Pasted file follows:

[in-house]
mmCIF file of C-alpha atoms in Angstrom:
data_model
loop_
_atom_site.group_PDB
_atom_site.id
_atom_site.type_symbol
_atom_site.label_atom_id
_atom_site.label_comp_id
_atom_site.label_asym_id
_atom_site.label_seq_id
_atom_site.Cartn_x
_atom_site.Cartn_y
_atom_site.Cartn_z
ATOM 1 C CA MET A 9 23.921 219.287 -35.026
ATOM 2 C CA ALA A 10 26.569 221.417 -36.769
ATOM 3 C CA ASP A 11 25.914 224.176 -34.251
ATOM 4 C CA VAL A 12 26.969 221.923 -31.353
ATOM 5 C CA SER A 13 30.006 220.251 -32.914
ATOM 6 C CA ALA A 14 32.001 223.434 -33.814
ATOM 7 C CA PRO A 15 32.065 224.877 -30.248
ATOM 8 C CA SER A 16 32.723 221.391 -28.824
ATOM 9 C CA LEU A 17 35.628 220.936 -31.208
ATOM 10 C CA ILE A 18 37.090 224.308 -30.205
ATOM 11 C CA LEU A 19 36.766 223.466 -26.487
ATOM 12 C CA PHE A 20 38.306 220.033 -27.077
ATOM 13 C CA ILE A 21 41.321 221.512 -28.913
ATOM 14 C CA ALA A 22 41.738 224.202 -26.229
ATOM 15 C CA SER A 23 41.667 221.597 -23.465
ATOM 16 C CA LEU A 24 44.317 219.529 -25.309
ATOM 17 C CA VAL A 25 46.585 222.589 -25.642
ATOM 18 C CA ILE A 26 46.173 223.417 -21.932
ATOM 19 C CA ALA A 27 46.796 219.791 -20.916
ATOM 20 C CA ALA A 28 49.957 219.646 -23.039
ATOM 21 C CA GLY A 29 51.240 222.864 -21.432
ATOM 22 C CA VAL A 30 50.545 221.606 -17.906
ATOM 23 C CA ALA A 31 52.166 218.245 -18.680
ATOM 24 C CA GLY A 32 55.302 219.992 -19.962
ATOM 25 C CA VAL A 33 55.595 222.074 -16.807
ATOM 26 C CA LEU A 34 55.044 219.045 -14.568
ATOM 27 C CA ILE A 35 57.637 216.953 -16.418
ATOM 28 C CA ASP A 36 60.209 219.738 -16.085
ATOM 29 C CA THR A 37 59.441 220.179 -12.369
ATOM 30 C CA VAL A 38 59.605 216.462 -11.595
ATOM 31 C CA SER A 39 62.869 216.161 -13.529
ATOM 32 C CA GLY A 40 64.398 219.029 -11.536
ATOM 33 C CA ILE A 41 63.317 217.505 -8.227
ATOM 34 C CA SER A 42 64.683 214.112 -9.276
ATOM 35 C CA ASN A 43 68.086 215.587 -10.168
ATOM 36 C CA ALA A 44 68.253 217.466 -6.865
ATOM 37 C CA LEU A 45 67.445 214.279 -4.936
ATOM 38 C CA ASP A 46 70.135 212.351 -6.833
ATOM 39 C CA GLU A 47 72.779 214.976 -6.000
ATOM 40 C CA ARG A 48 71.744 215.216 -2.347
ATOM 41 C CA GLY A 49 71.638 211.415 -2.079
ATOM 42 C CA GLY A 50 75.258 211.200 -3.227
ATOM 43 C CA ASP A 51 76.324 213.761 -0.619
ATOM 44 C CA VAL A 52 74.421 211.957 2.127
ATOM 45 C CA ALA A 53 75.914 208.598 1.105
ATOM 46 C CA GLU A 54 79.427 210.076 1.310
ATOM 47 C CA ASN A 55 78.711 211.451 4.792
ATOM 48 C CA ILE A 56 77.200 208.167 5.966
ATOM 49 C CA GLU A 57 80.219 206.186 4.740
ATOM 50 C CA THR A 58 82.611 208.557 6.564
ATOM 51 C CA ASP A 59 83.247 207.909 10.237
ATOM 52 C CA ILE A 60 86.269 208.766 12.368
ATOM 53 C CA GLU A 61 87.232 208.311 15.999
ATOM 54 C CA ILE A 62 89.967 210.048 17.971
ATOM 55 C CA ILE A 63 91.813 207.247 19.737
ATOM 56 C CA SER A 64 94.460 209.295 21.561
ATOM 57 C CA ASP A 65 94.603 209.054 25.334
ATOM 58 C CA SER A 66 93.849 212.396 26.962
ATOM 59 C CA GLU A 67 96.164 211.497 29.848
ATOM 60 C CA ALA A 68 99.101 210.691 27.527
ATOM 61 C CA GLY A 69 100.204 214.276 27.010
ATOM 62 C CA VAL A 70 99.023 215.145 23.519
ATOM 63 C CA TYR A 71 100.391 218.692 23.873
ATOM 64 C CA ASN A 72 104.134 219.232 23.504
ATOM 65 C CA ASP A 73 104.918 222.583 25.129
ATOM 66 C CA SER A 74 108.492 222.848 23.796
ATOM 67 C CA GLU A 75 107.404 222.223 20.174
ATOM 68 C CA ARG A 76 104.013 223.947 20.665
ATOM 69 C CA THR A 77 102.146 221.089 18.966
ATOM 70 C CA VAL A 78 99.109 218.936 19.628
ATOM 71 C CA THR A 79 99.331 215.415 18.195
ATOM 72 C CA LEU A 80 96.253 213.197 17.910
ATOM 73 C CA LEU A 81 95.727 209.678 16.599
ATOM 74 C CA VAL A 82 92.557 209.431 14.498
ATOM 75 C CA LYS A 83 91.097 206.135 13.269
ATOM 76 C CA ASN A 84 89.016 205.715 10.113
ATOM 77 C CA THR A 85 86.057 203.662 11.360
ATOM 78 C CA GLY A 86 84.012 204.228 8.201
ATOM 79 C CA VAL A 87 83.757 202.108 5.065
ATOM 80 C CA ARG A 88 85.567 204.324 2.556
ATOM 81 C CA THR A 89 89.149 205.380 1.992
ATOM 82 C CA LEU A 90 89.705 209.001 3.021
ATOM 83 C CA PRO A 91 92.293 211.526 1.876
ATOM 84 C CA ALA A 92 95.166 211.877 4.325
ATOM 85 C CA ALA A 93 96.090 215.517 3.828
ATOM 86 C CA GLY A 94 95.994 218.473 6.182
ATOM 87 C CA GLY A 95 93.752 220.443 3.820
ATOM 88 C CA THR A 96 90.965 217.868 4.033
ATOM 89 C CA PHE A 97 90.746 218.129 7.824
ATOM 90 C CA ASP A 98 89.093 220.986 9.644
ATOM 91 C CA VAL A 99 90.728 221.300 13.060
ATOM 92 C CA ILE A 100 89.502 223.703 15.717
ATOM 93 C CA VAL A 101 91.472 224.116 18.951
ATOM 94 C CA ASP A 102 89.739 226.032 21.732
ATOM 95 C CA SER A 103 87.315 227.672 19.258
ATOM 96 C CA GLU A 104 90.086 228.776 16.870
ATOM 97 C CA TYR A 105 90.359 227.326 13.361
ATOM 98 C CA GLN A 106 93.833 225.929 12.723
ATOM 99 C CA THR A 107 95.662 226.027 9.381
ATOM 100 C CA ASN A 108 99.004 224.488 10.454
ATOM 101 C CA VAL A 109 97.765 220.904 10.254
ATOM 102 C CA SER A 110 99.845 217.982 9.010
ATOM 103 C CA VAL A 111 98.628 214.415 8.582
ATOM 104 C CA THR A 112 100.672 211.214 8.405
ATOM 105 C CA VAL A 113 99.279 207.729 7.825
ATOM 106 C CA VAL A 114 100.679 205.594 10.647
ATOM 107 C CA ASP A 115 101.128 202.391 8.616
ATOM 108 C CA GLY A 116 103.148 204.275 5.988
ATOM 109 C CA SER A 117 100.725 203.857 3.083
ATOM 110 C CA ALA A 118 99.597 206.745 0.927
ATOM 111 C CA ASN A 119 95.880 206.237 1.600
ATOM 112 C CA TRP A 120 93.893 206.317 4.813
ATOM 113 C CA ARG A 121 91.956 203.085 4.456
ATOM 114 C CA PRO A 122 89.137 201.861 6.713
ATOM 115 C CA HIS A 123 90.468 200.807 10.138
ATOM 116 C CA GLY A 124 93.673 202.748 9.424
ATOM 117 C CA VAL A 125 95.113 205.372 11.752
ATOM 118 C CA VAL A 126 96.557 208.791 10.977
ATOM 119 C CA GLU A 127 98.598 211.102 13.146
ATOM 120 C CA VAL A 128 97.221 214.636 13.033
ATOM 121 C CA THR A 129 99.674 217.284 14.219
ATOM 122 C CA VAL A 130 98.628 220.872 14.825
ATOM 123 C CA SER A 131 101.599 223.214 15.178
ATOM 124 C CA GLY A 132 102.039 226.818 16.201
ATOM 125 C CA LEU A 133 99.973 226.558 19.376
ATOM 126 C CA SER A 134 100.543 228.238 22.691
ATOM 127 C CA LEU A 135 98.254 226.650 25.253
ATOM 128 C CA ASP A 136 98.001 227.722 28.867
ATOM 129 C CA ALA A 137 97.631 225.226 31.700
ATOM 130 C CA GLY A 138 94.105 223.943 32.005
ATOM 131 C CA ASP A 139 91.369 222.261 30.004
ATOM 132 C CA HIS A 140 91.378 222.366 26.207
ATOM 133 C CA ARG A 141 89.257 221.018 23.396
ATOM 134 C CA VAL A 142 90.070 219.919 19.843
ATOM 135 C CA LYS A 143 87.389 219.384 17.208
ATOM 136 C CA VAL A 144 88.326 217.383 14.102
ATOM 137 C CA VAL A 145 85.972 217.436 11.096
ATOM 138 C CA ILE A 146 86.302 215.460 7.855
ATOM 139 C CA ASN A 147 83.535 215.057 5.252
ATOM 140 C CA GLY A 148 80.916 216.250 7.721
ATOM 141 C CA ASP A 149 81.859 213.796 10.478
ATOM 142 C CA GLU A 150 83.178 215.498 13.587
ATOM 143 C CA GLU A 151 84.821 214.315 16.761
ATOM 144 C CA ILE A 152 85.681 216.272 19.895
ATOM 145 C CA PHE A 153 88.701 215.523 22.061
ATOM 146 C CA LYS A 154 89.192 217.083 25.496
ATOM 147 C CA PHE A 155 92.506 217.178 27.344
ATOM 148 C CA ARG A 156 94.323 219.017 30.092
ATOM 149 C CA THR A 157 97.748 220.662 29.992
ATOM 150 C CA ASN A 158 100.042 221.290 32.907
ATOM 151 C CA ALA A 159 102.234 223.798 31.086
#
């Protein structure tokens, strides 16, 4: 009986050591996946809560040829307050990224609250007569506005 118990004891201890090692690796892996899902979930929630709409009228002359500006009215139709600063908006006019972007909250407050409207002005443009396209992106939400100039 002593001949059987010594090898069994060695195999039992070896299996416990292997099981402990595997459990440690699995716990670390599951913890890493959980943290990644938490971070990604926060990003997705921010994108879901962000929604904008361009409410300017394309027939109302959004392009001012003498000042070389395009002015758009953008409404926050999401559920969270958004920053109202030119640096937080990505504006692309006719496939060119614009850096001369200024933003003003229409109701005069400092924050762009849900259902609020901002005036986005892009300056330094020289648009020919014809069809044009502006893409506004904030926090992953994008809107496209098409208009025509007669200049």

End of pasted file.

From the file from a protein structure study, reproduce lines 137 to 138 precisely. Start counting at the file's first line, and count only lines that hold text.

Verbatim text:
ATOM 123 C CA SER A 131 101.599 223.214 15.178
ATOM 124 C CA GLY A 132 102.039 226.818 16.201